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Showing posts from October 14, 2018

No one likes a complainer

There's no denying that a cancelled race, shortened distance or course change will evoke a lot of emotions for the athlete who has invested time, money and energy in to participating in the upcoming race. Although no athlete can predict or control modifications and cancellations, it's part of the game when preparing for an outdoor activity which requires a venue that is impacted by outside forces. As a coach who puts on triathlon training camps, I empathize with race directors. While athletes may feel otherwise, I can't imagine that any race director wants to put time, energy and money into a race, only to cancel it. Because many race directors are athletes themselves, there's nothing fun about cancelling a race, changing the course or venue. Recently, Ironman made the decision to cancel Ironman Florida in PCB due to the devastation of Hurricane Michael. Prior to that, Ironman 70.3 North Carolina was cancelled. This was the right thing to do as each city tries to o

IM Kona '18 Race Report

When the alarm went off at 3:45am, I stayed in bed for another 15 minutes to let Karel have the kitchen to himself as he made his espresso and pre-race meal. When I got up, I was quick to go outside to the patio to let Karel do his own thing without getting in his way. Karel’s mom stayed in bed as we told her to watch the swim from behind the building in front of us as it would be too crazy for her to go down to the finish line area. Karel was incredibly calm and I couldn’t sense any nervous energy from him. It was a mixture of excitement, readiness and confidence and of course, gratitude that he had a healthy (and injury free) body at the end of a very successful season of racing. Around 5:15am, Karel was ready to head to the race venue. My job was to carry his special needs bags (and drop them off) and to grab his pump from him after he pumped his tires.  Due to the rain the night before, Ali’i drive was a little wet but the air temp felt very comfortable. Crowds wer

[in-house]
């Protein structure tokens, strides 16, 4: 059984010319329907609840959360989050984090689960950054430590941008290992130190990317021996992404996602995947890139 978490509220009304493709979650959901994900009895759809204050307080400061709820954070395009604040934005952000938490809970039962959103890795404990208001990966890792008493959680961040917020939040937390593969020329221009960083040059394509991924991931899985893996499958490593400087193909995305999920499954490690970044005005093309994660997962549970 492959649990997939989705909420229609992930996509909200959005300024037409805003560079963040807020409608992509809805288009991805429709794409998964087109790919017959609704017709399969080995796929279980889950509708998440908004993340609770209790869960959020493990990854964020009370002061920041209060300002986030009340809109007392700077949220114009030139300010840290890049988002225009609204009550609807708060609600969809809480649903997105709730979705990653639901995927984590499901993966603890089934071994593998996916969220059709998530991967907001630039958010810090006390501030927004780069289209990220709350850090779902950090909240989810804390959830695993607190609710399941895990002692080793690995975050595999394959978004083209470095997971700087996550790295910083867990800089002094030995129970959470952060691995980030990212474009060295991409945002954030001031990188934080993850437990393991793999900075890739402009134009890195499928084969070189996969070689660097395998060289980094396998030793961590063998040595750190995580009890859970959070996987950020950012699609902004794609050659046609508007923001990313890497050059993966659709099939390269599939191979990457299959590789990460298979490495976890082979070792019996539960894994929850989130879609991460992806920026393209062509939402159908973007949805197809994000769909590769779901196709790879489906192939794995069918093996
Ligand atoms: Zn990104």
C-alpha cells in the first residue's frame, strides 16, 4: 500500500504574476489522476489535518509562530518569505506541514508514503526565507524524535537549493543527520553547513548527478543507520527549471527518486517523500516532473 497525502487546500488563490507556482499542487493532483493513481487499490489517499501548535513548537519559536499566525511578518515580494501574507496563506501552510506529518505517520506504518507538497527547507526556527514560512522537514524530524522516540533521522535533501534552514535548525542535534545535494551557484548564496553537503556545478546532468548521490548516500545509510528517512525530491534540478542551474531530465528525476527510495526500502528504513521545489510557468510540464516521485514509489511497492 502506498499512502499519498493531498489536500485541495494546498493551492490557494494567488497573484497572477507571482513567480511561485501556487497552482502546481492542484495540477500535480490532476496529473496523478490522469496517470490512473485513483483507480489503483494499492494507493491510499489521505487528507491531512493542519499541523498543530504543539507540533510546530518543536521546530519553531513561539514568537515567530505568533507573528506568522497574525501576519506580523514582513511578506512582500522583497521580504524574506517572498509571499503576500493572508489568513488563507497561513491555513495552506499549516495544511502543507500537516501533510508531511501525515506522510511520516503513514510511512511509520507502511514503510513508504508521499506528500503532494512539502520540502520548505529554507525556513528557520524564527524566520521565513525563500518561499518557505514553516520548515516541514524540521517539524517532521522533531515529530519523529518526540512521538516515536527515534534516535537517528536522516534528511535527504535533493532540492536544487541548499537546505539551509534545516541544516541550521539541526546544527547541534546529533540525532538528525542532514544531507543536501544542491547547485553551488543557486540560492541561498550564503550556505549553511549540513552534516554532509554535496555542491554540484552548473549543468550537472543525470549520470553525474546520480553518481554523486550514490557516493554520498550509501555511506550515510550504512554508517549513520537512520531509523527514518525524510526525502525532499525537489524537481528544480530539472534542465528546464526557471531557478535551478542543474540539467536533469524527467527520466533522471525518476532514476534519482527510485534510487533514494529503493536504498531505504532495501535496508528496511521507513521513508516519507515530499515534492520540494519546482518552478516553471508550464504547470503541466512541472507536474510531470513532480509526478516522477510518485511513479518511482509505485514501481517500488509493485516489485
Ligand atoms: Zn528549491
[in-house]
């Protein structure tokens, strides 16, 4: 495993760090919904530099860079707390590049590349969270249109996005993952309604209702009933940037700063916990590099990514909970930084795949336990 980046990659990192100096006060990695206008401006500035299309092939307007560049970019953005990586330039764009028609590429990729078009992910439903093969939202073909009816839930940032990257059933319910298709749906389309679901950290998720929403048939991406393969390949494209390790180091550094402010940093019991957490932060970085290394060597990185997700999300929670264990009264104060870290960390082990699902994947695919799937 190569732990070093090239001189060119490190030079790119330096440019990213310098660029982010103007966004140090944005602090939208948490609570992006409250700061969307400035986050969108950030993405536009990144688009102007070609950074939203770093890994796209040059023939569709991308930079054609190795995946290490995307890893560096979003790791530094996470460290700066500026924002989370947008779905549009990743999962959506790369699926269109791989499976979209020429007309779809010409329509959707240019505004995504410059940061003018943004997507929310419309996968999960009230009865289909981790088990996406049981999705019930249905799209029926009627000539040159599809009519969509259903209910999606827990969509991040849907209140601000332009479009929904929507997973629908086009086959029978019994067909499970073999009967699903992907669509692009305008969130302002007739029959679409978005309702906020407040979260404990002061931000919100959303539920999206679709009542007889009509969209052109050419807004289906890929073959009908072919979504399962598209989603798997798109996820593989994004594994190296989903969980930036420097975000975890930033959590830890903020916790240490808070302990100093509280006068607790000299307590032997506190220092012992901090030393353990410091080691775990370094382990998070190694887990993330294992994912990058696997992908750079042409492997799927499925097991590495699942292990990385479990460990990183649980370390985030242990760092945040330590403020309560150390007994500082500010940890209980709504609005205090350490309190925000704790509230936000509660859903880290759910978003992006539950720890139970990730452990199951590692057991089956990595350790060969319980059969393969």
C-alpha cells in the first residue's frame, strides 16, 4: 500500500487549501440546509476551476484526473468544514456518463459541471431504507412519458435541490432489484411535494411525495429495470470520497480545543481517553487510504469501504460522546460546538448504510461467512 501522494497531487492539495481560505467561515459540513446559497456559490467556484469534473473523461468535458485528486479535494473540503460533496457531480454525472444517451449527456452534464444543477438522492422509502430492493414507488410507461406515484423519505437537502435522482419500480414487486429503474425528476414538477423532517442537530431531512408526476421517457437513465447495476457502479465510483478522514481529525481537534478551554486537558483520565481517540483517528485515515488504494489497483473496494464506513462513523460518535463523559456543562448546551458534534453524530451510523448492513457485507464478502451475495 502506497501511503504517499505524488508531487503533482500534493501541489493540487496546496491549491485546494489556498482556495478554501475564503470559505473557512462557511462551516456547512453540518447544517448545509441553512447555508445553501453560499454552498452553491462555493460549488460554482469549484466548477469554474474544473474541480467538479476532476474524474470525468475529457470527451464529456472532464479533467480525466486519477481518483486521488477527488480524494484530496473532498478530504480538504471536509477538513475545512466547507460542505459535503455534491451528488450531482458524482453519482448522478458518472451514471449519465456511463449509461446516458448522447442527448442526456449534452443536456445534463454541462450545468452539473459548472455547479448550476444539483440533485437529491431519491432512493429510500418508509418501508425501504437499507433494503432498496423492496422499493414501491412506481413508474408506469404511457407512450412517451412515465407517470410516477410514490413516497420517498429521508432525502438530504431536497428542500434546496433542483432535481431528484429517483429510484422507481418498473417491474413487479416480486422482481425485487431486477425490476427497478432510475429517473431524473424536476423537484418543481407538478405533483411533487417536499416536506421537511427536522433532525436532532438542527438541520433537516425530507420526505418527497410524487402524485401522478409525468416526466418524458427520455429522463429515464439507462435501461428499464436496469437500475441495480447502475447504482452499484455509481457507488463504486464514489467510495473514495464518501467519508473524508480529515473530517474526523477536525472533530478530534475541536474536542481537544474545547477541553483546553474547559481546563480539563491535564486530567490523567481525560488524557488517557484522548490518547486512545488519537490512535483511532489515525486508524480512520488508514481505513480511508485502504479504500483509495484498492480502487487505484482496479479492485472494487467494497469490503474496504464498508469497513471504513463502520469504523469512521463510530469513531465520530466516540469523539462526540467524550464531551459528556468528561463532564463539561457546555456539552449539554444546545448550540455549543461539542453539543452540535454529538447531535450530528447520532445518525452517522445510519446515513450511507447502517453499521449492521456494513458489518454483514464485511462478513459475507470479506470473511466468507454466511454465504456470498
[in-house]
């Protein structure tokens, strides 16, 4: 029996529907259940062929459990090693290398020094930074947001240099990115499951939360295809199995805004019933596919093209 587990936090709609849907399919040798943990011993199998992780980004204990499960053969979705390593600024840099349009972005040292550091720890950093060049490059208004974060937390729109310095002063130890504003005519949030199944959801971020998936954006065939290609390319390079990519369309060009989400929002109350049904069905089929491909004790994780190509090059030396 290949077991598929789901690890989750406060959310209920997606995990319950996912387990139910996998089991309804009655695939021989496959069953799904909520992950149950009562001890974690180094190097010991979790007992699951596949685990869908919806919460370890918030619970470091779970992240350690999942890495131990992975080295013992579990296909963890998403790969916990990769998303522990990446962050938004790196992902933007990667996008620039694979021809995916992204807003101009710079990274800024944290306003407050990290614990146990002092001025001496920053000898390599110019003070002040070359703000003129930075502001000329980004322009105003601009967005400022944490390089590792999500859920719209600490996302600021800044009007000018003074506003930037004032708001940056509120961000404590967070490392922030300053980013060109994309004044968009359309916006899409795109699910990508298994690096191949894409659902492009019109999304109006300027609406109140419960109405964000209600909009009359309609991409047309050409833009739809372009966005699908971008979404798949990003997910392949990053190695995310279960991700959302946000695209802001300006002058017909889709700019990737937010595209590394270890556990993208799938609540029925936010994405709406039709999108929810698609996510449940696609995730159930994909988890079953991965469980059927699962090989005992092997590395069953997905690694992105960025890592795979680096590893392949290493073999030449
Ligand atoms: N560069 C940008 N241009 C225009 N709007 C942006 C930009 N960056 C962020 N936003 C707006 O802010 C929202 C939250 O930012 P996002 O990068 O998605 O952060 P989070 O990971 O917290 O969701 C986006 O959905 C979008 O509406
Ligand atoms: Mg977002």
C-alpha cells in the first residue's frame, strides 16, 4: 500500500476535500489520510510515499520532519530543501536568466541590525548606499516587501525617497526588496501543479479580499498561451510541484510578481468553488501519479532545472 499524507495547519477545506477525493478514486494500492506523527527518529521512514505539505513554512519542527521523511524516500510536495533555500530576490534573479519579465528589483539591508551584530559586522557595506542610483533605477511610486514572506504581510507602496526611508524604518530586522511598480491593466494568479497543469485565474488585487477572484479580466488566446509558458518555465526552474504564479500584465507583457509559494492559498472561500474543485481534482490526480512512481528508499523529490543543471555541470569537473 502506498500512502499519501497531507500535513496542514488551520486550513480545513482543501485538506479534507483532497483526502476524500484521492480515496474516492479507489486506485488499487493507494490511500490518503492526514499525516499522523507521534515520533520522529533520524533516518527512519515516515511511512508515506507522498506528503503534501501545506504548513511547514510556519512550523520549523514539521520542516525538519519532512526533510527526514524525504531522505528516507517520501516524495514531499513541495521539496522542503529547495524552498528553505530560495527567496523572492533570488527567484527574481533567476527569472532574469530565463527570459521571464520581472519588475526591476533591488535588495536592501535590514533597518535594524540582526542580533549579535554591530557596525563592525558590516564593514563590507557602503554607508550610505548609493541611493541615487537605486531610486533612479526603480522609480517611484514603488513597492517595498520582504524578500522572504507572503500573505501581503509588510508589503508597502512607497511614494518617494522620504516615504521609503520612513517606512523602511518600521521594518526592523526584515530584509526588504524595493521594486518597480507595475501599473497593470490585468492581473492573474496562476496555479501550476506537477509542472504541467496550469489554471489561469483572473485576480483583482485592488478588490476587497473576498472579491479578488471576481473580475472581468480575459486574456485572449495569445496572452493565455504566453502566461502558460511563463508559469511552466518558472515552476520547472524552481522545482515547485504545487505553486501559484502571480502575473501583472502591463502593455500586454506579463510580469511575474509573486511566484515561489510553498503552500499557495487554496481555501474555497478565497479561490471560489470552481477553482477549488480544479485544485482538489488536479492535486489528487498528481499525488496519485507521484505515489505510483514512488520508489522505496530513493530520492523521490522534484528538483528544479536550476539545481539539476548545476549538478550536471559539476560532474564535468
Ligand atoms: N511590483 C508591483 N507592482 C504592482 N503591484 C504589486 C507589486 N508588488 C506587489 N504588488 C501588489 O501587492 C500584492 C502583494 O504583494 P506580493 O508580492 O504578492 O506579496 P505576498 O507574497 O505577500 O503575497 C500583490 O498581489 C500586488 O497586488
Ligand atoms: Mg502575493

IM Kona '18 Race Report - Quick Recap

In sport, every athlete is seeking that perfect race. The race where everything goes smoothly, the weather is perfect or your strengths outweigh your weaknesses compared to your competition.  The "perfect race" scenario played out for many athletes at the 2018 Ironman World Championship. Records were broken, PR's were set and dreams came true for many athletes. Crossing a 140.6 mile finish line should never be taken for granted and even for those who did not reach personal goals, the achievement of crossing the Ironman World Championship line is now embedded into the memory bank of every athlete. Karel did not have his perfect race. For the first time ever, Karel had a mechanical issue on the bike. His electronic shifting was not working as soon as he left T1....less than 75 minutes into the race. Six years of riding with electronic shifting and never has he had an issue. Talk about bad luck. Because of this, Karel could not change his gears. He was stuck in an